Iowa History Daily: On January 13, 1860, founder of the Iowa National Guard Band (originally 51st Iowa Volunteers) George W. Landers was born. A founding member of the Iowa Bandmasters Association, Landers' life of music reflects an important aspect of Iowa society and culture during the state’s early history.
Born in rural New York, Landers first learned music while apprenticing in a carriage factory which also served as a rehearsal space for the village band. Over seven years, the young apprentice learned as much about music as he did about carriages while mastering a variety of instruments. Moving into music full-time, Landers left the shop to join the John Robinson Circus where he played for three years.
In 1884, Landers arrived in Centerville, Iowa, to organize the band for the Iowa National Guard’s Second Regiment. Two years later, Landers enlisted and kicked off 33 years of military service in both the regular army and Iowa National Guard. When the Spanish-American War broke out, Landers organized all of the unit bands across the state into one Iowa National Guard Band known as the 51st Iowa Volunteers.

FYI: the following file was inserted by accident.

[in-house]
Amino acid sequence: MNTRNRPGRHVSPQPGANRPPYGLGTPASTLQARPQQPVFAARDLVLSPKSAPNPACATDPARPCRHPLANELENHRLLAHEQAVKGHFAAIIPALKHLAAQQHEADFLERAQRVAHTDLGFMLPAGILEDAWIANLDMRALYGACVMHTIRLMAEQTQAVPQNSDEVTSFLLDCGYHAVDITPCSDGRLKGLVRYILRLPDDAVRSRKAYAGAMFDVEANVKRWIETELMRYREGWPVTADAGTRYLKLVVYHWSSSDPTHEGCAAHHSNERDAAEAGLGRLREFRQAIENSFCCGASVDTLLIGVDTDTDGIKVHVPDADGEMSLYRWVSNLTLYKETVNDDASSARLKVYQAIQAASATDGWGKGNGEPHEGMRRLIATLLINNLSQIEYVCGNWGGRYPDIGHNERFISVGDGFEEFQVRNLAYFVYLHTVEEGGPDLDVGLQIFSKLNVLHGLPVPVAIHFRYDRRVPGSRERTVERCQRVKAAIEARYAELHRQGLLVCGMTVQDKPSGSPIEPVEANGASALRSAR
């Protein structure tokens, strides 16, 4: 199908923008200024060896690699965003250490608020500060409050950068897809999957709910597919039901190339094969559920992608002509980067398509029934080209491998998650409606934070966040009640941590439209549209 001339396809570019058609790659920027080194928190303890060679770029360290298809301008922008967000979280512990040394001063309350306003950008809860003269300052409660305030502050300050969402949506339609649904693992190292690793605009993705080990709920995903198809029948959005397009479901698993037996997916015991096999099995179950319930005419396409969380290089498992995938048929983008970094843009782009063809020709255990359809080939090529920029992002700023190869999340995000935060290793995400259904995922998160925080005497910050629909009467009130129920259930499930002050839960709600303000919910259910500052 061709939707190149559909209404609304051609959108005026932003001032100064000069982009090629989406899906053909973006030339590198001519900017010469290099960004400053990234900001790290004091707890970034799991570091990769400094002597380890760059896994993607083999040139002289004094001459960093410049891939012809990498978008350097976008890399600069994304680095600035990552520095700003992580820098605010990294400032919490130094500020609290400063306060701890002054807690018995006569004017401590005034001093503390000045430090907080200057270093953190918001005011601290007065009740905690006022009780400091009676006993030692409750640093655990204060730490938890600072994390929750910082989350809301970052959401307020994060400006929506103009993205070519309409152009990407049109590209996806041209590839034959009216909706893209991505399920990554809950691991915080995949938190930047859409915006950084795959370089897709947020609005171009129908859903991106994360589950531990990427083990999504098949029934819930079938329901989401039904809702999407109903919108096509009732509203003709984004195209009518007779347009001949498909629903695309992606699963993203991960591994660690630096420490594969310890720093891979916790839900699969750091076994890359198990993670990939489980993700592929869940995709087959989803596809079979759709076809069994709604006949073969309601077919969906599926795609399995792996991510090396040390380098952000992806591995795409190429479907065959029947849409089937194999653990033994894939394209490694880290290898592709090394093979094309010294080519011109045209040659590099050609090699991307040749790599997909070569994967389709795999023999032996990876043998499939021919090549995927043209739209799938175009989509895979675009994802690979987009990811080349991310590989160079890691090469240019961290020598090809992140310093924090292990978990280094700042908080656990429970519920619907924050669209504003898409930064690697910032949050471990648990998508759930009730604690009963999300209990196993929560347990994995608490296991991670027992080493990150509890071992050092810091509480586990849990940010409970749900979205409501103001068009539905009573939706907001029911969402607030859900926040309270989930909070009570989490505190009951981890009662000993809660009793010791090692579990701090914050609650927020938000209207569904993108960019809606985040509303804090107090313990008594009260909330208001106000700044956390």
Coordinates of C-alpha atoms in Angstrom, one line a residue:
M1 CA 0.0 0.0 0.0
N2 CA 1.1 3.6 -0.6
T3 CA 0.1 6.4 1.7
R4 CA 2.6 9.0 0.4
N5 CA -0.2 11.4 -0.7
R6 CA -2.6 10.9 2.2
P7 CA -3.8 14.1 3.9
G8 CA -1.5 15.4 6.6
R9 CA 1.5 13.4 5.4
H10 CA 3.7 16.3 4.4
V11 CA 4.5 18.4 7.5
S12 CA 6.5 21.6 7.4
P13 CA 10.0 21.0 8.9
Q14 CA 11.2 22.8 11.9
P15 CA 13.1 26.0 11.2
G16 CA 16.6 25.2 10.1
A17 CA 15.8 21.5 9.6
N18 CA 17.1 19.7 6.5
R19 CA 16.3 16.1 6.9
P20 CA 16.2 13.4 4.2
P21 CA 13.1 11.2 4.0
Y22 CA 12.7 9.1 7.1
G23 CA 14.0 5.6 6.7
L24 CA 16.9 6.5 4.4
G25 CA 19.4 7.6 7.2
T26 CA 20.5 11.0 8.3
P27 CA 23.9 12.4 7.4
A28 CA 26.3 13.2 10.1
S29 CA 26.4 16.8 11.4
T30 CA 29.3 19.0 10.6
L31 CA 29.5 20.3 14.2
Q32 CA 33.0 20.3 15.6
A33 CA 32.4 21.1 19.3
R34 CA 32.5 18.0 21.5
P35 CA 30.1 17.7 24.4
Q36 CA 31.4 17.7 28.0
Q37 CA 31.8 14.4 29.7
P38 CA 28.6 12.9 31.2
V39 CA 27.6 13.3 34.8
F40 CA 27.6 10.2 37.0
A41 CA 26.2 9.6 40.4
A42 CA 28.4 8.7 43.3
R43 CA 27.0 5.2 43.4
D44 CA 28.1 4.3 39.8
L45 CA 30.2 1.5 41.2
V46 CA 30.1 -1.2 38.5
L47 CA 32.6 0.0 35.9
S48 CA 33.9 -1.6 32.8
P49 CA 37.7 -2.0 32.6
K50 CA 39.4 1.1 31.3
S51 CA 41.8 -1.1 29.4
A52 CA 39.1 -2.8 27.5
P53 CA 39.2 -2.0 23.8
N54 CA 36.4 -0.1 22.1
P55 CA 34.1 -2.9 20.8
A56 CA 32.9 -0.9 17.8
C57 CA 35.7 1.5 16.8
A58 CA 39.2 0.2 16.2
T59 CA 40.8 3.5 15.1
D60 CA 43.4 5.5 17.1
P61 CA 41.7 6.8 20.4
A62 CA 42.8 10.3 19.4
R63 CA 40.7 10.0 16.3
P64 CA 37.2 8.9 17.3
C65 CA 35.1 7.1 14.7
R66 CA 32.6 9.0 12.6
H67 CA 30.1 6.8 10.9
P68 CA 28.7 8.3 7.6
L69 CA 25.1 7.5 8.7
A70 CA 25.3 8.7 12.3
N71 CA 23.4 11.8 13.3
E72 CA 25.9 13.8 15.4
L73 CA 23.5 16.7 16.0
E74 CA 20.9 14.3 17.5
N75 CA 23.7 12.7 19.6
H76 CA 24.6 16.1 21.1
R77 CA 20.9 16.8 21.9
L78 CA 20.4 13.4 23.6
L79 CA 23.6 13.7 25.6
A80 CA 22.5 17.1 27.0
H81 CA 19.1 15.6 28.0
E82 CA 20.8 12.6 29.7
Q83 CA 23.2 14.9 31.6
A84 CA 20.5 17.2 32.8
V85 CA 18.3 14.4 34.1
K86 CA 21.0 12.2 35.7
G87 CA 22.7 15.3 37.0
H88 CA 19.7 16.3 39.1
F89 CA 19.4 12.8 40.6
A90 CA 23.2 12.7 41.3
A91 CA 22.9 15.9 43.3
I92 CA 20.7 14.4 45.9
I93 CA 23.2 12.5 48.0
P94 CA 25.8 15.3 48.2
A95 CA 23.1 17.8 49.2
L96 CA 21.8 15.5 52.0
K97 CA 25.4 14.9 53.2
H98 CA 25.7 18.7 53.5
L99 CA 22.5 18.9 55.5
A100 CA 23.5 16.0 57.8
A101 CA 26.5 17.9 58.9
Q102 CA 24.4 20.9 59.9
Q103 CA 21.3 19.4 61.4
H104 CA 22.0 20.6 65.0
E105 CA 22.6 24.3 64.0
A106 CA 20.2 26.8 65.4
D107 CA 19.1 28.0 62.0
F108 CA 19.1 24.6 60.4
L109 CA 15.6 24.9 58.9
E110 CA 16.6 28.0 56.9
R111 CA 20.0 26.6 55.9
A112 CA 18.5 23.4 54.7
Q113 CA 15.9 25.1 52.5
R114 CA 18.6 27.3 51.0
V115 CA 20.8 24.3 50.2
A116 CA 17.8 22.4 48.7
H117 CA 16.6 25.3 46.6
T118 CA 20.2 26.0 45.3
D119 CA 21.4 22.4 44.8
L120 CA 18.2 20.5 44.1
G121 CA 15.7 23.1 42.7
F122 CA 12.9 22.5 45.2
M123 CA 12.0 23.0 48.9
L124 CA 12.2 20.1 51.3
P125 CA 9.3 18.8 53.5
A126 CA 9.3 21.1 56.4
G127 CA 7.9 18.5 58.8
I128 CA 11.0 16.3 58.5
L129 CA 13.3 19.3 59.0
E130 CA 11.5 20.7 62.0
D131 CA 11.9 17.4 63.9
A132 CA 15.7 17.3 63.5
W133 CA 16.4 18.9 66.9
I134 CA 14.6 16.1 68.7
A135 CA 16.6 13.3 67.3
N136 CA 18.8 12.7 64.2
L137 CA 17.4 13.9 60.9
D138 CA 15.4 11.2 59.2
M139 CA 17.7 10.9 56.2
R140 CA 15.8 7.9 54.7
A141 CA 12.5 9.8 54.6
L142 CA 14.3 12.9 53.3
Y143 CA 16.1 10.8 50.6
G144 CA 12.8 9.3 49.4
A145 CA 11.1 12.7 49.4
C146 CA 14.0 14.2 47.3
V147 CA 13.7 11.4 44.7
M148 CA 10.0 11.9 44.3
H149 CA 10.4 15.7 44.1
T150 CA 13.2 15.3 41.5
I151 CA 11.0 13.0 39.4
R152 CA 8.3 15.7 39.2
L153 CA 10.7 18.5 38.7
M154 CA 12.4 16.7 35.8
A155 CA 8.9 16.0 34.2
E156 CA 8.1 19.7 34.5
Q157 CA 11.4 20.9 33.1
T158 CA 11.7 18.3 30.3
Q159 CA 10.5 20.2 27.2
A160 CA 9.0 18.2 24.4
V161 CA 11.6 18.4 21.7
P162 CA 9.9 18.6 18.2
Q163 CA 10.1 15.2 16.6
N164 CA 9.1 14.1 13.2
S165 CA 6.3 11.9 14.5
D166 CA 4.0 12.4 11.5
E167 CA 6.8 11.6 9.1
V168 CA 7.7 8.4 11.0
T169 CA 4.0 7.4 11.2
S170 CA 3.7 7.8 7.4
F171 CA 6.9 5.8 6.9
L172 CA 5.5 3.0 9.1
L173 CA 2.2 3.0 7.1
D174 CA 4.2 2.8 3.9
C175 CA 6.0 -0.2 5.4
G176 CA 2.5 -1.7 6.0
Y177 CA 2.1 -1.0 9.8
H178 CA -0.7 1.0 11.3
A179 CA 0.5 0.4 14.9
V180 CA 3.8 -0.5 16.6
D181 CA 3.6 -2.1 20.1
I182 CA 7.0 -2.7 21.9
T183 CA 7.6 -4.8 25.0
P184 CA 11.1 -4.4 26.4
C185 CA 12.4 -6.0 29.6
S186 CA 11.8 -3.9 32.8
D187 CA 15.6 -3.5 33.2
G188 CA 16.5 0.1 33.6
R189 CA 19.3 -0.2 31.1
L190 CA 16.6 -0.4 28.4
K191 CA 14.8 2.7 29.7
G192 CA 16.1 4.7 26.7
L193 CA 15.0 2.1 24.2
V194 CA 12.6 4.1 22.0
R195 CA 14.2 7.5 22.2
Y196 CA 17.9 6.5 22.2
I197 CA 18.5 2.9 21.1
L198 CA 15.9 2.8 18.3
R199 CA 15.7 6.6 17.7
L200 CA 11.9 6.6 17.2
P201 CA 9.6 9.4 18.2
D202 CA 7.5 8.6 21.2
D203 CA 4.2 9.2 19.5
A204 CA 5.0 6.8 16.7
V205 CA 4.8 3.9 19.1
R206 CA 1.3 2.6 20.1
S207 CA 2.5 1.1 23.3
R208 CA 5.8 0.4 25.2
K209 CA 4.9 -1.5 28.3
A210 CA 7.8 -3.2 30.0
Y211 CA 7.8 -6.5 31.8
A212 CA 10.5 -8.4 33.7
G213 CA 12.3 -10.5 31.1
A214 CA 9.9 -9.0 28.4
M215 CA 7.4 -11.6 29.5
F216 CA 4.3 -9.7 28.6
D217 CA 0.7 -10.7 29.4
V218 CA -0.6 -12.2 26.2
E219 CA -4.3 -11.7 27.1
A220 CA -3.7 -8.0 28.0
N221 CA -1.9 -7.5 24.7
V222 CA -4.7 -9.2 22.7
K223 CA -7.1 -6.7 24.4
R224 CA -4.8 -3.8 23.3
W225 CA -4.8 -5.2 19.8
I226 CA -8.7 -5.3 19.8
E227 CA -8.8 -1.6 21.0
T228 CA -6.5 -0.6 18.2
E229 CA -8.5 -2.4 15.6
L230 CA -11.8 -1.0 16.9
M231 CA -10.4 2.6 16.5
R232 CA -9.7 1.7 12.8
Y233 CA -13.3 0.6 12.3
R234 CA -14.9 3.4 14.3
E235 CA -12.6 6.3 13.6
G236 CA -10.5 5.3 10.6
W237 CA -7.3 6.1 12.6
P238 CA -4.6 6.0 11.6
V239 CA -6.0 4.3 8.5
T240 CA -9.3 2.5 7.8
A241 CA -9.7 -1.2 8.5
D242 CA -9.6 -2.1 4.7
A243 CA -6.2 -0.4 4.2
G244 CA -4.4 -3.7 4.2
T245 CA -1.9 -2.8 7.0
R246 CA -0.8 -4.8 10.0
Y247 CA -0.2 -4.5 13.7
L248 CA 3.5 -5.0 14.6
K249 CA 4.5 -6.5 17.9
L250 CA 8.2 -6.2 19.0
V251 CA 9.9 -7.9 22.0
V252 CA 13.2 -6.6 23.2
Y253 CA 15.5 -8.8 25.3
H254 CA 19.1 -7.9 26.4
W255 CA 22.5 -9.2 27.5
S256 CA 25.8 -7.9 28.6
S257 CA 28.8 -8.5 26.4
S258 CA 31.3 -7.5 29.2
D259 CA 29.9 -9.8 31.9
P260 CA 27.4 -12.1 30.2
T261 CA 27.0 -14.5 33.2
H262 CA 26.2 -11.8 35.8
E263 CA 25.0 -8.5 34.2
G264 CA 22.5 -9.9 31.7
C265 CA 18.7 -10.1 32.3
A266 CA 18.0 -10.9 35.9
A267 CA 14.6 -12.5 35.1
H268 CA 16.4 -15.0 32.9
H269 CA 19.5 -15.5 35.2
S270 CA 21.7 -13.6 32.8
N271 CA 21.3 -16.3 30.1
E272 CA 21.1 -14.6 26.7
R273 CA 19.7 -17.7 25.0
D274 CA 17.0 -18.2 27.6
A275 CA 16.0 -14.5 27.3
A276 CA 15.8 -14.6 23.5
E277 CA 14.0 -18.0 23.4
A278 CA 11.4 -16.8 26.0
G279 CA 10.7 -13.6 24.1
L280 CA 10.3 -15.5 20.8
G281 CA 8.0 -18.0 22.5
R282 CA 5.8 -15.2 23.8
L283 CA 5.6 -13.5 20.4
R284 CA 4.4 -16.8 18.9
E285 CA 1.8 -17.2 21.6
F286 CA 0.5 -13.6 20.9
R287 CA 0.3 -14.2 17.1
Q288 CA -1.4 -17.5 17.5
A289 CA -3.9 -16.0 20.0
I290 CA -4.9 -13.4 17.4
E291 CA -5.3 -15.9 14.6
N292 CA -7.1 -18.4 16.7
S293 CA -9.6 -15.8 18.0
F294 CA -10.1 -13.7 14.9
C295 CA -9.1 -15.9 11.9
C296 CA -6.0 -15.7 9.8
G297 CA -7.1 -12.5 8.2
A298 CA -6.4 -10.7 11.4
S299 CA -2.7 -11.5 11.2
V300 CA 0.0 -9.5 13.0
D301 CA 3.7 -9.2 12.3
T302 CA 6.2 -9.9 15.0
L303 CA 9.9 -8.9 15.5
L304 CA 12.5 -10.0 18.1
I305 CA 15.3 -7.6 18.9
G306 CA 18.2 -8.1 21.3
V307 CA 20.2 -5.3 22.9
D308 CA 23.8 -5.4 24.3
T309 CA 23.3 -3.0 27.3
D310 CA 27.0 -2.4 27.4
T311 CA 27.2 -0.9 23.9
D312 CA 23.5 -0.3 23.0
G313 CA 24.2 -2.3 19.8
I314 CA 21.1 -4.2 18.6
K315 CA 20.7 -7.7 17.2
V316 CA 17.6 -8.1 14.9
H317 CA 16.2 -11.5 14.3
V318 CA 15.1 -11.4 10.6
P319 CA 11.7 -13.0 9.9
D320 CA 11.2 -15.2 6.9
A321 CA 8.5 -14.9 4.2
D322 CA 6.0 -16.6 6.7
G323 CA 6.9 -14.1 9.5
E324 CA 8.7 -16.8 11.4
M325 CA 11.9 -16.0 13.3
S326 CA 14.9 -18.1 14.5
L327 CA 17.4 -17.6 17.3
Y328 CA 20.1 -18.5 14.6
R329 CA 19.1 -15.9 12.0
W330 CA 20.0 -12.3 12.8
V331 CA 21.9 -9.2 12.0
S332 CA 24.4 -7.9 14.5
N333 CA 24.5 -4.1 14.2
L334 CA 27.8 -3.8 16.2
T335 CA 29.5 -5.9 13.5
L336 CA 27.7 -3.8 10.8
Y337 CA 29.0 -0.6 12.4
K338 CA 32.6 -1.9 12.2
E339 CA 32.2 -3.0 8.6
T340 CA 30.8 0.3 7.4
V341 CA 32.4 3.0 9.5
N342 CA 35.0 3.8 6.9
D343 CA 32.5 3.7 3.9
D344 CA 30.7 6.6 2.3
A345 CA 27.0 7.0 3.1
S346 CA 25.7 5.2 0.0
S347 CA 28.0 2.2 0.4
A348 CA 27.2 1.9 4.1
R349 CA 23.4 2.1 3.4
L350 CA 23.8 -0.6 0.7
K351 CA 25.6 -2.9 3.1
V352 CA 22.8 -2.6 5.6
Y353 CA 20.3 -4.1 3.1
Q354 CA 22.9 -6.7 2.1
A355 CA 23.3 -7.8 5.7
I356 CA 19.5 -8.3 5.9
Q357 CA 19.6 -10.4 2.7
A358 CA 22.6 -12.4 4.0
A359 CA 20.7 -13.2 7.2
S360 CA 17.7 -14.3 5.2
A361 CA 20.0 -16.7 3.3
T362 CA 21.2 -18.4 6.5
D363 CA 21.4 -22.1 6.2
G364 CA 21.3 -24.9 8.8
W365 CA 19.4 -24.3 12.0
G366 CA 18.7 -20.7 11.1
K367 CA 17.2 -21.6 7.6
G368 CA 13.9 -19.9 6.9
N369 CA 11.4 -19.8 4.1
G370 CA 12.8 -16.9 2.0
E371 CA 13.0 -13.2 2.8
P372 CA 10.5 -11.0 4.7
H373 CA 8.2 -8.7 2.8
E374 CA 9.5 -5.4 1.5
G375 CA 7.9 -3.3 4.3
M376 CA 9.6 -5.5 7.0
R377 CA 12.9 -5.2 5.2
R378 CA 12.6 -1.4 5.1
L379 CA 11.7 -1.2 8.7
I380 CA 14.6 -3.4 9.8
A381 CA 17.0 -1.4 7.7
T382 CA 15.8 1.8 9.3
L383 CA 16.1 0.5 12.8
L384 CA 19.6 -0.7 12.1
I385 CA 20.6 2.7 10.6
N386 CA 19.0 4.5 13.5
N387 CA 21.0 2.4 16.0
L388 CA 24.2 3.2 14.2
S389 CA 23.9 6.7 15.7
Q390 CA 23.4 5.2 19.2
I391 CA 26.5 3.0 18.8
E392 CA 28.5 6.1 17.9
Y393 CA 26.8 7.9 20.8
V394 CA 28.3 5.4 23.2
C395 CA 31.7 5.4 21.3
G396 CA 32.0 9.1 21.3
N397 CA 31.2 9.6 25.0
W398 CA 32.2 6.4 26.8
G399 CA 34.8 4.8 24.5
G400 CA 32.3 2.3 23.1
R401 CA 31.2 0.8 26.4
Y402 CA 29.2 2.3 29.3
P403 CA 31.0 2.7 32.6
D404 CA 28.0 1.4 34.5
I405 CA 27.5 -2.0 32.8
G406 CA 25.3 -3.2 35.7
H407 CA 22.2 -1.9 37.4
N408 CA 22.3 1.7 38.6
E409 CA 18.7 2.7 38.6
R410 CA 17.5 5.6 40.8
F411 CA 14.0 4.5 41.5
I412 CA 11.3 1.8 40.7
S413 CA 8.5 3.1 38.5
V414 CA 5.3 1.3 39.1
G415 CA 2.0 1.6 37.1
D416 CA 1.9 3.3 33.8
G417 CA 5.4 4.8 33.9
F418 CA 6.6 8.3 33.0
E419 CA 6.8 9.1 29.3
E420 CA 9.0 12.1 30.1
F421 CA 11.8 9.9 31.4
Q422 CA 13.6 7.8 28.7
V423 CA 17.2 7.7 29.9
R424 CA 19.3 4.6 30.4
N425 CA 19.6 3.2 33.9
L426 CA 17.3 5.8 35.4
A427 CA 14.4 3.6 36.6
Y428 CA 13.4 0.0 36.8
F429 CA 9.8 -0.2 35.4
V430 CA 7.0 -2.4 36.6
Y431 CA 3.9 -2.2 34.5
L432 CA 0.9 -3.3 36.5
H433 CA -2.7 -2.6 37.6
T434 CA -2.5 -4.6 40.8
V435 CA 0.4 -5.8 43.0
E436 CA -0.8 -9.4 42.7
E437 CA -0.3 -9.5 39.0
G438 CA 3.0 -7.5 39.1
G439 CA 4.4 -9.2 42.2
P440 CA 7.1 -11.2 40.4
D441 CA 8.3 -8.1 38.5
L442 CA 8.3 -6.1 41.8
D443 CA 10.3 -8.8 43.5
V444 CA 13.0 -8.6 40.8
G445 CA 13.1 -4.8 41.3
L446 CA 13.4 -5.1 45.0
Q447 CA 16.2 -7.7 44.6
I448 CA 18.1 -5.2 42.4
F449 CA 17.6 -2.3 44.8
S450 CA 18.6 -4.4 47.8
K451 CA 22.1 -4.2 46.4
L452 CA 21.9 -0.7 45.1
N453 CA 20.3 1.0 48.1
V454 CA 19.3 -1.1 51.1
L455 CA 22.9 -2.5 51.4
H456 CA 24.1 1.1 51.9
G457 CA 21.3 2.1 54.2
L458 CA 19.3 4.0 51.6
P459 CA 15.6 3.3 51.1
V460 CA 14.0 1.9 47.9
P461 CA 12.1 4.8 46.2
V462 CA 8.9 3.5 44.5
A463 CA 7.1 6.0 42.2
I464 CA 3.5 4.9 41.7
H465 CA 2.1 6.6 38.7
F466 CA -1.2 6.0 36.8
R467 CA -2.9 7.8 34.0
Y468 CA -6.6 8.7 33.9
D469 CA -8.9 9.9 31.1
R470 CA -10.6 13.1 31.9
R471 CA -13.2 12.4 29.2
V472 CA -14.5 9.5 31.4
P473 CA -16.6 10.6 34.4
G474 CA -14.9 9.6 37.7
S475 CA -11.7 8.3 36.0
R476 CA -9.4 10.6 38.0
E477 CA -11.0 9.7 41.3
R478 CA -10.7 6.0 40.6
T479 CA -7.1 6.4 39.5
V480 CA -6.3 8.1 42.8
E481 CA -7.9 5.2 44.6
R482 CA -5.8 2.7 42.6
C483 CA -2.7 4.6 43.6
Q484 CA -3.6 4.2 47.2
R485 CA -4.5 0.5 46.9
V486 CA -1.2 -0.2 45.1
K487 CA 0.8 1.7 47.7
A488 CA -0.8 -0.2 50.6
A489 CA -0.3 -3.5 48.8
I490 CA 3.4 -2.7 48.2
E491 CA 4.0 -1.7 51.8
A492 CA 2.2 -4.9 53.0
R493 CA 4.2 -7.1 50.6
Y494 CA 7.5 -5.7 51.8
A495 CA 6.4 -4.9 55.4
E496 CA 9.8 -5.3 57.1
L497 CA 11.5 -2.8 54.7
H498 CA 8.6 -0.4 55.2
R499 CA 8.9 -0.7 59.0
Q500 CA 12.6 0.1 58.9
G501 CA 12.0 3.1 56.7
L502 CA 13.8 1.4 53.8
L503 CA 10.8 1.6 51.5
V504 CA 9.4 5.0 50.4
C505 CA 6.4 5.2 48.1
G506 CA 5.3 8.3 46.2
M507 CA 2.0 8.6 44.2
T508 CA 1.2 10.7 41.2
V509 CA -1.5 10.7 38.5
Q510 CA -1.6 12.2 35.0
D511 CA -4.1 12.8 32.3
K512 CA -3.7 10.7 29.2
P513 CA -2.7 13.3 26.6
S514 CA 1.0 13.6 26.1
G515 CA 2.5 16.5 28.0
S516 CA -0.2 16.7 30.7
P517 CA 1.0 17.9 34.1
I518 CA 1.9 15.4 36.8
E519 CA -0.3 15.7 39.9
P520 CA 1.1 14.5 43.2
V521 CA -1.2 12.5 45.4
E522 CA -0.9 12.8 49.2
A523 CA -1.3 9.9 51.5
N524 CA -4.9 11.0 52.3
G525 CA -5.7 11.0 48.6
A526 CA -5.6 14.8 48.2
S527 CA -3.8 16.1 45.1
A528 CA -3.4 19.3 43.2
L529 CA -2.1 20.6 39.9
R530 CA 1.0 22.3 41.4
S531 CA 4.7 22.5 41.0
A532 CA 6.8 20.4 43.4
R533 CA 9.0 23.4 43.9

After the military, Landers continued to influence instrumental music in Iowa. In 1921, his work culminated in the Municipal Band Law (House File 479), which allowed towns with 40,000 people to levy a tax to support a municipal band. 33 other states copied the law after great success across Iowa. He also worked with other band leaders to create the Iowa Bandmasters Association during 1928. #IowaOTD #IowaHistoryDaily #IowaHistoryCalendar